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Jay Currie

One Damn Thing After Another









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5/01/2004

General Strike!

Interesting way to spend May Day.
"When the ferry workers went out, I got the sense that something was happening (in the grassroots labor movement) in the province," said former local Labor Council president Mike Keelan, now active with the action coalition, during the cheque presentation. "That got deflated with the back-to-work legislation. I get the same sense with the HEU (situation). We're at the edge of a precipice and if we stand together, we can defeat these people."
the tyee
I posted earlier at Shotgun about the looming public service general strike which looks good to go on Monday. This is going to pose a real dilemma for British Columbia's NDP. On the one hand there is nothing which they would like to see more than the Campbell government being forced into a corner by public sector unions who are raising the standard of social justice. And, realistically, the NDP having lost a great deal of labour sympathy during its time in office, has no choice but to support the public sector unions.....But, such support carries two huge risks. The first is that most British Columbians are not members of strong public sector unions and are going to be more than a little angry by about Day 2 of any serious job action. The second is that Carol James, if the polls are right, stands a decent shot of becoming Premier next time out. The Liberals are in popularity freefall and a General Strike is not going to help.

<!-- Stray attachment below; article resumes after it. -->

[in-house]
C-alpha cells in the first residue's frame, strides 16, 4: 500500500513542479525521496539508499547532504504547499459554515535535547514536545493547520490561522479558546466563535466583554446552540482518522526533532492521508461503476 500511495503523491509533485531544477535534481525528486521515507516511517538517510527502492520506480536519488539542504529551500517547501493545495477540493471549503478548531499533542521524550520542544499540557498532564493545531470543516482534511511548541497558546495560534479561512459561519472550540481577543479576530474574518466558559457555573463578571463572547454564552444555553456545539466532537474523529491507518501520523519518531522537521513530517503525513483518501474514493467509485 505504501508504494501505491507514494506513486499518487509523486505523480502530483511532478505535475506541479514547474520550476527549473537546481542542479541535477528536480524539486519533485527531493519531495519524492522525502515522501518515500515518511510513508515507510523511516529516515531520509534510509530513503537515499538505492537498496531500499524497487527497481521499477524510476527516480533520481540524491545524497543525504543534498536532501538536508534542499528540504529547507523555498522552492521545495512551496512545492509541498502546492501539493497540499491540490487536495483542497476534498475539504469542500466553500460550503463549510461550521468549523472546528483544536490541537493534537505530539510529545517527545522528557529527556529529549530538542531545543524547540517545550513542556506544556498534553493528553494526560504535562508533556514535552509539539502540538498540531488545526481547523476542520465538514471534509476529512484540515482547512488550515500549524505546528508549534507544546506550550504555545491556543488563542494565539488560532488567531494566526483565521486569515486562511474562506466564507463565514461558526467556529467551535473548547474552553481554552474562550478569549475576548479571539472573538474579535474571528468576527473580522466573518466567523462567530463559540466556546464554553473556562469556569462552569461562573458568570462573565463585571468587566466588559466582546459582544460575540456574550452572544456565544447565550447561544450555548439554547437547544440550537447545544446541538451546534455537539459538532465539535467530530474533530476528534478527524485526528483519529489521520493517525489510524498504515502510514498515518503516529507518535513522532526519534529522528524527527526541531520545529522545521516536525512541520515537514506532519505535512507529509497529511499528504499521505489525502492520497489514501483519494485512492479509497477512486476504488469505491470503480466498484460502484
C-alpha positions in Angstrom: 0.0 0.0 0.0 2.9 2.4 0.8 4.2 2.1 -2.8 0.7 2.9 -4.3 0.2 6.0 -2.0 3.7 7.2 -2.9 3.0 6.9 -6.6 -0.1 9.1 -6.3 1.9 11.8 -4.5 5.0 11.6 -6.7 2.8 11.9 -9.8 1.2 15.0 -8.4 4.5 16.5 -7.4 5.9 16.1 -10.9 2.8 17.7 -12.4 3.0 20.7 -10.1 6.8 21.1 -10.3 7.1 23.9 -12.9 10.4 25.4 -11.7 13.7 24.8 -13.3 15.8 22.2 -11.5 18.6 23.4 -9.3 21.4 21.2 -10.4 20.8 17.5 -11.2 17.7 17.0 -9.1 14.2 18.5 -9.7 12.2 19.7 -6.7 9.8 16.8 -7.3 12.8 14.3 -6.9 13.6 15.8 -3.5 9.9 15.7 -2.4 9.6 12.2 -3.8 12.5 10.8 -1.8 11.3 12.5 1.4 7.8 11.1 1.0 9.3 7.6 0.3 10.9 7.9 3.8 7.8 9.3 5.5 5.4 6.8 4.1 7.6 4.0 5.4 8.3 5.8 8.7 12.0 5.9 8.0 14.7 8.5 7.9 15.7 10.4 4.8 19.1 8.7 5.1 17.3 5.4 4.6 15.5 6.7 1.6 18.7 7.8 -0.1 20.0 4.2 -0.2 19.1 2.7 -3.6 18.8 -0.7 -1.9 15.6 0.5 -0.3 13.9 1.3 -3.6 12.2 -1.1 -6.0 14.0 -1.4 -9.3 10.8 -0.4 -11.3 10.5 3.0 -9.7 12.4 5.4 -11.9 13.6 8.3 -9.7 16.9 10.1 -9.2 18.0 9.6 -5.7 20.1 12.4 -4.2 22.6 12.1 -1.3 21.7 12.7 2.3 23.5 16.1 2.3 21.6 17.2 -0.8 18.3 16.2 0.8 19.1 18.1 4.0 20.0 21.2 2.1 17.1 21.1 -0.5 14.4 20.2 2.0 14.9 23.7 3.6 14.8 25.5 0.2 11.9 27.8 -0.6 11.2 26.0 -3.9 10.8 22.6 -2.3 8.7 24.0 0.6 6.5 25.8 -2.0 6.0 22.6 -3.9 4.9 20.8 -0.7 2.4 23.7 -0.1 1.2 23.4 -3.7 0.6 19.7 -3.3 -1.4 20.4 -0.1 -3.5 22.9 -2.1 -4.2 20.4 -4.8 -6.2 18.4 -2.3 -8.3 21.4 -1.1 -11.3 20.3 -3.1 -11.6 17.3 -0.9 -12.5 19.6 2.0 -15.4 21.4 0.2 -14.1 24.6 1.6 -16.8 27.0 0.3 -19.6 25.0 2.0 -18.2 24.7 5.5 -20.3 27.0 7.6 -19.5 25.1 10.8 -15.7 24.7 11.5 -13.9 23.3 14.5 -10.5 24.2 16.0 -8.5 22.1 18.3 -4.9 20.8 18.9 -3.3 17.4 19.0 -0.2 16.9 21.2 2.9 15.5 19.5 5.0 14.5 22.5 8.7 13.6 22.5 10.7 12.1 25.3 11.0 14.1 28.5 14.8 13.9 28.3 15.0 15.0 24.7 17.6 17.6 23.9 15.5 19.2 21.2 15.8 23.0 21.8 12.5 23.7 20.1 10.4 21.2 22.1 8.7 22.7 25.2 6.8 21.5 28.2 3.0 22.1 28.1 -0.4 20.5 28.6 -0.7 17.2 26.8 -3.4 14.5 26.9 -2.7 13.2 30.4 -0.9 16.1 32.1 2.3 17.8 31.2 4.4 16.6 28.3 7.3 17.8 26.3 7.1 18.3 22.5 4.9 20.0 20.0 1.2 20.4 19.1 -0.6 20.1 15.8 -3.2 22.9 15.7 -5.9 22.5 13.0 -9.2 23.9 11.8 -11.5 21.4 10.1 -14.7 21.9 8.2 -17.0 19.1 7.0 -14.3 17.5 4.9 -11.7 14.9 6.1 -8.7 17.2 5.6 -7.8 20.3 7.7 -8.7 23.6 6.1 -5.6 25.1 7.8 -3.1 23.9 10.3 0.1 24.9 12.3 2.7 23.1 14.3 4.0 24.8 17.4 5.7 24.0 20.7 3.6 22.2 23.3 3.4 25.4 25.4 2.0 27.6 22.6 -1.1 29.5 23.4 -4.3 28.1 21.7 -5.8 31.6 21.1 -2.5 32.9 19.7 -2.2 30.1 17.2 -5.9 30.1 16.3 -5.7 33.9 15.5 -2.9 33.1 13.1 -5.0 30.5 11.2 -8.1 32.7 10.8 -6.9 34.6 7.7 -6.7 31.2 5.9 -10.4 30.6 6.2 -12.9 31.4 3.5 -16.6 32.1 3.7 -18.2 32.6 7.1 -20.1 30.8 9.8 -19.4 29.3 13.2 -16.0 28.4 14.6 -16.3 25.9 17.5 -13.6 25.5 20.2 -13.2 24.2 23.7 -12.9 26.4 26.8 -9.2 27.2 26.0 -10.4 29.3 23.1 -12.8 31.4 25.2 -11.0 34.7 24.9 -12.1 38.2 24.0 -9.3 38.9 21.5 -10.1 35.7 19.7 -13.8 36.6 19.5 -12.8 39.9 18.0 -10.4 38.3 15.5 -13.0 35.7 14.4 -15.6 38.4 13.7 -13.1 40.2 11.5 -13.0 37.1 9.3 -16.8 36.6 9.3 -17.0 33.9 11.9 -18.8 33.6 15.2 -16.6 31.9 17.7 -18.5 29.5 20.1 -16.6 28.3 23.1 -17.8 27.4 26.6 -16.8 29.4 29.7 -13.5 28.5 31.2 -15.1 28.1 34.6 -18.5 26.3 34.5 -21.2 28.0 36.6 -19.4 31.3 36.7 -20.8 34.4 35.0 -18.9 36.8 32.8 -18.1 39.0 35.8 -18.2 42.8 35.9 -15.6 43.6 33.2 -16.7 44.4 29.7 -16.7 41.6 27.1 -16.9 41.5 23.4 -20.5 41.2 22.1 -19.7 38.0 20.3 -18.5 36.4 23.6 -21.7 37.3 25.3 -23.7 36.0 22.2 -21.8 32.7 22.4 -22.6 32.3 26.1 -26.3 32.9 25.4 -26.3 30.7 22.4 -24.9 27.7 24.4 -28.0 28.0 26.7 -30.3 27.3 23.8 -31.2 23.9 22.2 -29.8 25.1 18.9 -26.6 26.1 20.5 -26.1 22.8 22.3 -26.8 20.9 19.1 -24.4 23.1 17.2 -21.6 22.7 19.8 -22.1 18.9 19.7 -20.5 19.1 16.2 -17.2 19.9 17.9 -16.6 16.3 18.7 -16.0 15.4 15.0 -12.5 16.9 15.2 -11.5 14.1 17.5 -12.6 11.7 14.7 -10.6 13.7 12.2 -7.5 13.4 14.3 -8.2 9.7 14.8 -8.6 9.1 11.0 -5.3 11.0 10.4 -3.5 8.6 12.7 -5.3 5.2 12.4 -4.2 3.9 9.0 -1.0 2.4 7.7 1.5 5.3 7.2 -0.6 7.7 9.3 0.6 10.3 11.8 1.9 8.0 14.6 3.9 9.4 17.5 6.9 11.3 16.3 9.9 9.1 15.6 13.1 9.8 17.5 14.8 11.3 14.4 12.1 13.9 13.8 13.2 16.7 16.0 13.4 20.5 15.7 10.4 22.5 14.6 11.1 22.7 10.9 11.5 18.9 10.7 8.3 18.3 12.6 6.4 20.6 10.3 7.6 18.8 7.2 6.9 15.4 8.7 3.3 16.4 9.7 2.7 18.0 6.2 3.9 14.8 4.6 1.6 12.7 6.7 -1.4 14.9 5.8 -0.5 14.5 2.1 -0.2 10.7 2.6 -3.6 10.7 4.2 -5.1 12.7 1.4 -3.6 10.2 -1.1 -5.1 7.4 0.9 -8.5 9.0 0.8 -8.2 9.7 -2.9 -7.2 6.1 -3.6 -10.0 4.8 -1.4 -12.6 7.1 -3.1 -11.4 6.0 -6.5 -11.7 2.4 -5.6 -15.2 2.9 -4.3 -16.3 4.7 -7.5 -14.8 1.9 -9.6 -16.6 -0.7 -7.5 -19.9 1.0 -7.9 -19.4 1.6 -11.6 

What Ms. James has to remember is the old story about riding a tiger: the riding is the easy part, its the getting off which is dangerous. The temptation will be to support the public service unions down the line; but the strategically smart move is to support the rule of law.

If James really wants to win votes and keep her activists happy she might look to the possibility of brokering a deal when Gordo is about punched out. Which could happen very quickly if the strike spreads.

In 1983 Jack Munro met with Bill Bennett and Norman Spector and cut a deal to end "Operation Solidarity". In the present case, James could boost her credibility and her support from non-socialist British Columbians by intervening on behalf of the strikers. That intervention, however, has to be seen as protecting the workers while upholding the rule of law in the face of the Liberal's rather nasty use of retroactive legislation.

It is the opportunity for James to win the next election long before it is even called.

Update: A rather better worked out version of this post is now up at The Tyee.

4/30/2004